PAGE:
small logo SETI League Technical Manual -- Amplifiers

A 1420 MHz AmpliFilter for Radio Astronomy and SETI
Copyright © 1998 by H. Paul Shuch, Ph.D.
Executive Director, The SETI League, Inc.
PO Box 555, Little Ferry NJ 07643
email n6tx @

Submitted for publication in Proceedings of Microwave Update 1998, American Radio Relay League, October 1998.

As more amateurs are building Hydrogen Line radio telescopes, we are beginning to experience interference from strong adjacent out-of-band signals. The most common of these interference sources are Global Positioning System (GPS), Weather Facsimile (WEFAX), and Personal Communications System (PCS) satellites operating in the 1.5 to 1.7 GHz region; cellular telephone equipment operating in the 850 MHz segment; ISM equipment at 915 MHz; and DME/TACAN, air trafic control radar, and airborne transponder signals operating in the 960 to 1215 MHz band. Thus the 1420 MHz hydrogen line is surrounded by interference. Since many of our members are using an additional gain block after their low noise preamplifiers, it seems desirable to incorporate some extra selectivity into these buffer amplifiers. Hence, the AmpliFilter design described here.

As it happens, most of the work of designing a two-stage hydrogen line preamplifier with six poles of bandpass filtering has already been done for us. Figure 1 below shows the block diagram of the SETI League hydrogen line downconverter, now being produced commercially by Down East Microwave. Note that, in addition to a mixer, IF filter and IF amplifer (the right-hand half of the schematic), the converter contains both gain and considerable filtering at 1420 MHz. And the converter printed circuit board is offered for sale by DEM at a most reasonable cost, permitting us to build up just the necessary gain and filtering stages on an existing board.

Figure 1


Schematic of the Down East Microwave model 1420-144 RX downconverter. The left-had four blocks form the basis for the AmpliFilter module.

Figure 2 below shows the printed circuit board for the DEM 1420-144 RX converter. The complete converter kit actually contains two circuit boards, the second being the local oscillator chain. It is the board shown below which we are interested in for this project.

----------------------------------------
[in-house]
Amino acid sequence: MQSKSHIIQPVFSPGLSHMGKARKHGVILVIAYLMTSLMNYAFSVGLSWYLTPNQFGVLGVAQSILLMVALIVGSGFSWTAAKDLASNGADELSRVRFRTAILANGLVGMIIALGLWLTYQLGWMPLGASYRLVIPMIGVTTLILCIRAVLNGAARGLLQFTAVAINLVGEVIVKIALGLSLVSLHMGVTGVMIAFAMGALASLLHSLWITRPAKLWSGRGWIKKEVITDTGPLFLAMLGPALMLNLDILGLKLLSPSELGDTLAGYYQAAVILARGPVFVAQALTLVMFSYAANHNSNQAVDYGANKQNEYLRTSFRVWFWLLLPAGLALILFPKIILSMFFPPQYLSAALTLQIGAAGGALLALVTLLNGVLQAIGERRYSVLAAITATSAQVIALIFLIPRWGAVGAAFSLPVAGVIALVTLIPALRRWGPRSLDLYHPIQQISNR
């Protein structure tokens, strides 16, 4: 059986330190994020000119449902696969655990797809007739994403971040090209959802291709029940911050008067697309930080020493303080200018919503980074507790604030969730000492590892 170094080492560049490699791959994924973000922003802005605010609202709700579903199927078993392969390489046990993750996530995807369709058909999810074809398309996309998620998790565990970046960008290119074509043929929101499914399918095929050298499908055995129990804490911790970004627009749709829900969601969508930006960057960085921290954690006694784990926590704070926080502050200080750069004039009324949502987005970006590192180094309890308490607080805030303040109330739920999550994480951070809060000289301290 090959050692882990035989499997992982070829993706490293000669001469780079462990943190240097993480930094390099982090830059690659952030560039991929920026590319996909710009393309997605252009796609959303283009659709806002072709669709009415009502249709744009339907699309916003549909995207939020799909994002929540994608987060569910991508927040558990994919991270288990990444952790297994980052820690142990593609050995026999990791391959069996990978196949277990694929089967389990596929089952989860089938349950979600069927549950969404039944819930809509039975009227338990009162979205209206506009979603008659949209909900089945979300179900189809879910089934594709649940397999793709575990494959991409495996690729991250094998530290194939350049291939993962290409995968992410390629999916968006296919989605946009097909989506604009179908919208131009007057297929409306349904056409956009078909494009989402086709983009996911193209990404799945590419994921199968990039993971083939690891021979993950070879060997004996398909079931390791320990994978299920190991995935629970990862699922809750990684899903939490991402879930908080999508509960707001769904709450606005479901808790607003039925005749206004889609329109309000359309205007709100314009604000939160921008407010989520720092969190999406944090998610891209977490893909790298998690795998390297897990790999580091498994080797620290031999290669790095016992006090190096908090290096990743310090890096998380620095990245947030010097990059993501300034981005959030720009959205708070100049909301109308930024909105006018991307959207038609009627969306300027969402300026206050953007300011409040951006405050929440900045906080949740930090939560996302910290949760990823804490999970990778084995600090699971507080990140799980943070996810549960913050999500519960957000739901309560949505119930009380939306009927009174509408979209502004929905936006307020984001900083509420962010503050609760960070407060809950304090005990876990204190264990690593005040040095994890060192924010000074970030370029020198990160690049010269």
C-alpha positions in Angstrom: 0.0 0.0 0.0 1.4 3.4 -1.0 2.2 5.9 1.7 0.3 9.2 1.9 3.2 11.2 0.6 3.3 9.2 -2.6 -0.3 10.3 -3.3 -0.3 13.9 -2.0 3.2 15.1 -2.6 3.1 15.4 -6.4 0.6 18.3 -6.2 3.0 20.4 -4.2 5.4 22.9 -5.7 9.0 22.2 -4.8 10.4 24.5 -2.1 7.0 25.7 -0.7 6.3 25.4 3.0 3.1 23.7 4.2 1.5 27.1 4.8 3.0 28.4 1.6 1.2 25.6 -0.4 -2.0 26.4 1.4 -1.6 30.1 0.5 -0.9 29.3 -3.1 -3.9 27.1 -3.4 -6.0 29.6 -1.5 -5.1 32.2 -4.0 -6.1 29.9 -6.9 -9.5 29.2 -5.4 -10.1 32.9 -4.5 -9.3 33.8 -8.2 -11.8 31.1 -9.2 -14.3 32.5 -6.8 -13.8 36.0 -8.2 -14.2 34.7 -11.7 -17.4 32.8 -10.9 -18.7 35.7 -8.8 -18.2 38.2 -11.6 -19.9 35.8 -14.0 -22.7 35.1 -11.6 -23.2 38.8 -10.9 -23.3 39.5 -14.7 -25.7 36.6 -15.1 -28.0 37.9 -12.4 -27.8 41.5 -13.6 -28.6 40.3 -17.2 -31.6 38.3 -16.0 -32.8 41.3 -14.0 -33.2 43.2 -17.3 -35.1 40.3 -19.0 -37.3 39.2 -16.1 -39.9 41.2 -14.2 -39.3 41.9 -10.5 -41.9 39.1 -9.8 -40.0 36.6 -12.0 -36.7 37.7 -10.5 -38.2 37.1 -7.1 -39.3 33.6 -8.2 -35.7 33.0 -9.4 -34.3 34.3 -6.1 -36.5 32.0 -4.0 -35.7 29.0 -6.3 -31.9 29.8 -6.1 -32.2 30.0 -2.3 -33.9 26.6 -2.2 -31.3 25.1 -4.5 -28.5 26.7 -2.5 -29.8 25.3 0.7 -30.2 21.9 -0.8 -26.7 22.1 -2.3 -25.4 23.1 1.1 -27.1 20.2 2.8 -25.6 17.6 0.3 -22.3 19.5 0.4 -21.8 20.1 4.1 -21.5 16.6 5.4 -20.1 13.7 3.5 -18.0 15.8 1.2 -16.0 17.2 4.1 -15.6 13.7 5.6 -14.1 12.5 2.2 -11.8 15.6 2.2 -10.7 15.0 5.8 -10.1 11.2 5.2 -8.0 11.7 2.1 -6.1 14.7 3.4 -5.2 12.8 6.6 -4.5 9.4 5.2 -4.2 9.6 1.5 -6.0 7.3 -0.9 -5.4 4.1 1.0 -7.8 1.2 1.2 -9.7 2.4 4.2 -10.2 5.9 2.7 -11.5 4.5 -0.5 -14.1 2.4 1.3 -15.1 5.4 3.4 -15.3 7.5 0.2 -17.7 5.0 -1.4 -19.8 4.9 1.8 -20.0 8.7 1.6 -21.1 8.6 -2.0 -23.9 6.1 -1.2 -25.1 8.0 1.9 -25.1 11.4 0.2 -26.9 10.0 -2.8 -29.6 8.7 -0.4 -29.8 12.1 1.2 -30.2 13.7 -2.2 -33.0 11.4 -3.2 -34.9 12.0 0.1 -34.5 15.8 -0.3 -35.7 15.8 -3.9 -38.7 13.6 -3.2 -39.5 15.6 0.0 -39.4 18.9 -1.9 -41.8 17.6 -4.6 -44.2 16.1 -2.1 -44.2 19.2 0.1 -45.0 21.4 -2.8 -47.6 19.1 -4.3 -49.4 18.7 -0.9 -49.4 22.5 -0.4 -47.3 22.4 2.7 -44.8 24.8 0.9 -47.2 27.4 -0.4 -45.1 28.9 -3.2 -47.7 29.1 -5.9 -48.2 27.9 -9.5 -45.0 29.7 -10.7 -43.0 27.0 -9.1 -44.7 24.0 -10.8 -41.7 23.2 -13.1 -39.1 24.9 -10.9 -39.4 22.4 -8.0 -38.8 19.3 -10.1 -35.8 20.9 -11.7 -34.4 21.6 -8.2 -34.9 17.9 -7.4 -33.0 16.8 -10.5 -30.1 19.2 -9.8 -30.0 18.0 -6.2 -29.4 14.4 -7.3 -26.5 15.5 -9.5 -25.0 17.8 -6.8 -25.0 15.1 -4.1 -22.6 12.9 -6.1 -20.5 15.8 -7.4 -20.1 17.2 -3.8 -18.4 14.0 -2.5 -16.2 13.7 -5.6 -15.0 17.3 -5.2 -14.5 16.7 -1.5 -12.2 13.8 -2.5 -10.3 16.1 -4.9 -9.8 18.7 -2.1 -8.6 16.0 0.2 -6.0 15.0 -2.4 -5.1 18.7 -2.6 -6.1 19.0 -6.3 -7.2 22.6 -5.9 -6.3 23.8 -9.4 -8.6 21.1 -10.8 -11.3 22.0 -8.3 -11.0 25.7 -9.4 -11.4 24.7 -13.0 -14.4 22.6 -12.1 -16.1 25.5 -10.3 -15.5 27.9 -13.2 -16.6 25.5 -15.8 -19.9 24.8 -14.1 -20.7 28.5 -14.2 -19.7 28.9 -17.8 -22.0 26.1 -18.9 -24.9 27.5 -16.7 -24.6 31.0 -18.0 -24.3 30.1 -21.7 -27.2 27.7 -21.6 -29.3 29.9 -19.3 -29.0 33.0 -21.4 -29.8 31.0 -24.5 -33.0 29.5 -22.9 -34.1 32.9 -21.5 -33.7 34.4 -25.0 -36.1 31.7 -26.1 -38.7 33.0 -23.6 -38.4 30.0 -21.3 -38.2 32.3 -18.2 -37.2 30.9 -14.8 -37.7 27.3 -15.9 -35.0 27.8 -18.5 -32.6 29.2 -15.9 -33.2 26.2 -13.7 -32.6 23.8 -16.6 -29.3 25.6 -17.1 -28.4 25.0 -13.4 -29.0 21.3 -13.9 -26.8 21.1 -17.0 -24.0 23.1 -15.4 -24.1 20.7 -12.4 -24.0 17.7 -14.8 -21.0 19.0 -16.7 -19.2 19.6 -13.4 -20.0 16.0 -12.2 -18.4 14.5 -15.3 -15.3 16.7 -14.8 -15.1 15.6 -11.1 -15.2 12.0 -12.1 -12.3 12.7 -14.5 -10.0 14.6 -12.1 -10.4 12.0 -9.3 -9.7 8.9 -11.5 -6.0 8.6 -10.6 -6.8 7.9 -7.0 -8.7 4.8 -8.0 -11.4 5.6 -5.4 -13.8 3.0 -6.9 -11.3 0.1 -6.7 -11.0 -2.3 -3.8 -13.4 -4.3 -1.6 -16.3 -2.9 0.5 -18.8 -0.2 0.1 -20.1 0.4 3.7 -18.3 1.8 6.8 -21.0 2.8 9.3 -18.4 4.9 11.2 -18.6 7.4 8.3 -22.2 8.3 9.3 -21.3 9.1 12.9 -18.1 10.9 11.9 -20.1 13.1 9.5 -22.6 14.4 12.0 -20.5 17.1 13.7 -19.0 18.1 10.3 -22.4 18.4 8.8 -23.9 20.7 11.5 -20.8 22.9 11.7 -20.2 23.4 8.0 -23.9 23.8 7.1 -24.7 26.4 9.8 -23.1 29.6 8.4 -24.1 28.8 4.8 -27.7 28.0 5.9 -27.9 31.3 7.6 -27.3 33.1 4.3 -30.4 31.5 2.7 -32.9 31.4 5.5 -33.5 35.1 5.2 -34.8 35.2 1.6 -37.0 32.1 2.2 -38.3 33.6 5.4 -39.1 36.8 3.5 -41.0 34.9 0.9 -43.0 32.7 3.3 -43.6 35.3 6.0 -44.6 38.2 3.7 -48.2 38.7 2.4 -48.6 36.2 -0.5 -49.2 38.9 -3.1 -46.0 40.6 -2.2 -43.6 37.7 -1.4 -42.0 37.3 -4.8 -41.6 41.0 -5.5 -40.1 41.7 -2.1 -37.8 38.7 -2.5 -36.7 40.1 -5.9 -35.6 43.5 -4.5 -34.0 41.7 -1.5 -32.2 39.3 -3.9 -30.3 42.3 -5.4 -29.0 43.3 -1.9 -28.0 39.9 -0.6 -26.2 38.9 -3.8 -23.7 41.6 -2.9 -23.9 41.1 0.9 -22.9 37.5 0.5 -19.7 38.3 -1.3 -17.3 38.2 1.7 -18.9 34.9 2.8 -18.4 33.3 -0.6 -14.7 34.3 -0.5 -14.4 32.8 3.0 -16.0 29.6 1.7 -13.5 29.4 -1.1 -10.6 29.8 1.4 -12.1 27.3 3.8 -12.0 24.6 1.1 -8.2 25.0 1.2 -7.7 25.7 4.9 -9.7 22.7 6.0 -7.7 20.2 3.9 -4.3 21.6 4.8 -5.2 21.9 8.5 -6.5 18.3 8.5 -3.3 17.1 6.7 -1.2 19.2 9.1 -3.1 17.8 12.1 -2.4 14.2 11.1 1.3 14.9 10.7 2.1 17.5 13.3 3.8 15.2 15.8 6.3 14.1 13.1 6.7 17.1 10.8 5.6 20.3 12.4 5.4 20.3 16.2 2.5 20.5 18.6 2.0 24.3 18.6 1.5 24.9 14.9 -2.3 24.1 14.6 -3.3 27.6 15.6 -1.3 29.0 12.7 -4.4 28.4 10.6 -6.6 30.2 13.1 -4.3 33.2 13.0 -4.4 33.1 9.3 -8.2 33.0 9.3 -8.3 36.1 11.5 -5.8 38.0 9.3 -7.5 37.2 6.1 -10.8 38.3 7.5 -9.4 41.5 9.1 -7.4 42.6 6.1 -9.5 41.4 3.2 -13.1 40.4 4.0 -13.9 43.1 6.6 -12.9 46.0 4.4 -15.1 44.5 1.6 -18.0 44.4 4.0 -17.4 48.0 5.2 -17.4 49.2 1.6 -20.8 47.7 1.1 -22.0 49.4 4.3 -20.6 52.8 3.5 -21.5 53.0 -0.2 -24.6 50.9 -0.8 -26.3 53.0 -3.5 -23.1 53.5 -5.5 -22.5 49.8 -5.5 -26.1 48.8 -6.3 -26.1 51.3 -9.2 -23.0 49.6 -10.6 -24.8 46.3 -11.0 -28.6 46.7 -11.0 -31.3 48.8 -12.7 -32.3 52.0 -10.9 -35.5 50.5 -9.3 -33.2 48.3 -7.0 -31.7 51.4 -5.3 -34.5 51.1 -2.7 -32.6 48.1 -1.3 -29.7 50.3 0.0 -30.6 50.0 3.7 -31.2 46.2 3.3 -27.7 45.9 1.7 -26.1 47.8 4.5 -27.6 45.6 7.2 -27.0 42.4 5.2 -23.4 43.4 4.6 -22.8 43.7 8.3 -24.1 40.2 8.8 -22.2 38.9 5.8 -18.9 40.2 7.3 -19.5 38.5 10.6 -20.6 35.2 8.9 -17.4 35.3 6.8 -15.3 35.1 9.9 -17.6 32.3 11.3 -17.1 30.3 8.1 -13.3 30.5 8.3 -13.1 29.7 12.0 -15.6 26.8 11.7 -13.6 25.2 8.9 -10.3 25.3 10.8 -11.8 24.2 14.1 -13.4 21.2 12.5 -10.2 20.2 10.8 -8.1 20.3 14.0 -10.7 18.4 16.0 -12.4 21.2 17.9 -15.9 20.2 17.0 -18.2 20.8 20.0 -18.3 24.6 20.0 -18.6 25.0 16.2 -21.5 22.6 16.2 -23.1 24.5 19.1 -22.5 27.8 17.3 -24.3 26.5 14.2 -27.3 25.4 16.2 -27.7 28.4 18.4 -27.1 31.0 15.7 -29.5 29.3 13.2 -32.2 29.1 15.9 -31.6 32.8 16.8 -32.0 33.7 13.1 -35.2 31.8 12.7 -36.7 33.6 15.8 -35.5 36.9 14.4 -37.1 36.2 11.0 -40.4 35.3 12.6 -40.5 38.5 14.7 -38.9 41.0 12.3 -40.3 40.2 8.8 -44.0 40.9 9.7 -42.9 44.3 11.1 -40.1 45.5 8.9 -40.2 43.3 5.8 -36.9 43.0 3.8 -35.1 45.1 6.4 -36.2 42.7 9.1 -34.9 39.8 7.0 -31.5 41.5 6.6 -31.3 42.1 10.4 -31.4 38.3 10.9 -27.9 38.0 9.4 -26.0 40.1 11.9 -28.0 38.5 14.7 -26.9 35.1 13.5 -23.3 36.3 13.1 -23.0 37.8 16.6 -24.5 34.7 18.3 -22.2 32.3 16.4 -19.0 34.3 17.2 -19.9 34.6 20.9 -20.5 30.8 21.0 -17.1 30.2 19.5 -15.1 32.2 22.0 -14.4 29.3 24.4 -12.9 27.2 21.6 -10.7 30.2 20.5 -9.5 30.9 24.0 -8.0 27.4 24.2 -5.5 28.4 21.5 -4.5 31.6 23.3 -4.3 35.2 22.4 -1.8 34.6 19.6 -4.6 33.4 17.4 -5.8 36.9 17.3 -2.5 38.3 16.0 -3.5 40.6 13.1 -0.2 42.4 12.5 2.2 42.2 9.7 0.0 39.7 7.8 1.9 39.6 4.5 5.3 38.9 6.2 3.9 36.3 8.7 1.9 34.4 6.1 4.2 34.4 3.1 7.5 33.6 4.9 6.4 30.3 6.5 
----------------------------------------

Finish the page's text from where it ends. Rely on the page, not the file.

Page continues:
With the board oriented as shown, the left-hand 5/8 inch of the circuit board contains the traces for mounting the mixer, IF filter, and IF amplifier. Trim off this portion of the board with tin snips, where indicated with a red vertical line in Figure 2. What remains on the board are its 1420 MHz amplifier and filter stages, and an output microstrip (formerly going in to the mixer) to which an output connector may be attached.

Figure 2

The DEM 1420-144 RX printed circuit board. The left-hand 5/8" of the circuit board, containing traces for the mixer, IF filter, and IF amplifier, is removed to make room for an output coaxial connector.

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SETI League photo

For the prototype AmpliFilter, I attached an SMA female connector as an end-launcher off the output microstrip, seen at left of Figure 3 below. The entire component count for this assembly consists of two SMA connectors, two monolithic microwave integrated circuit (MMIC) amplifiers, two carbon composition resistors, and five chip capacitors. Everything else is already etched on the printed circuit board, as shown in the photos.

You can adjust the gain and dynamic range of the assembly to suit your individual station requirements. Simply select the appropriate second MMIC (IC2 in the schematic) and its associated bias resistor (R2) from the options in the MMIC list found in The SETI League Technical Manual. I used the MAR-6 to achieve just over 30 dB of overall gain.

Figure 3

Finished hydrogen line AmpliFilter, built up on a modified Down East Microwave 1420-144 RX converter printed circuit board, as described in the text.

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SETI League photo

The swept frequency response of the completed AmpliFilter prototype is seen in Figure 4 below. Note that potentially interfering signals from GPS satellites at 1575 MHz are attenuated by about 20 dB, and that 1620 MHz interference from the swarm of 66 recently launched Iridium satellites is reduced by over 30 dB. If this AmpliFilter is placed ahead of a receiver using a 144 MHz IF, an additional 40 dB to 50 of image rejection will be realized.

Because microstrip filters are inherently low-Q devices, it may still be necessary to use a high-Q cavity filter if your SETI station operates in areas of high electromagnetic interference.

Figure 4

Swept frequency response of the 1420 MHz AmpliFilter, using a Hewlett-Packard MGA-86576 first stage amplifier, and a Mini-Circuits MAR-6 in the second stage. By substituting other ICs in the second stage, the user can optimize gain and dynamic range to meet individual station requirements (see text).

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SETI League photo

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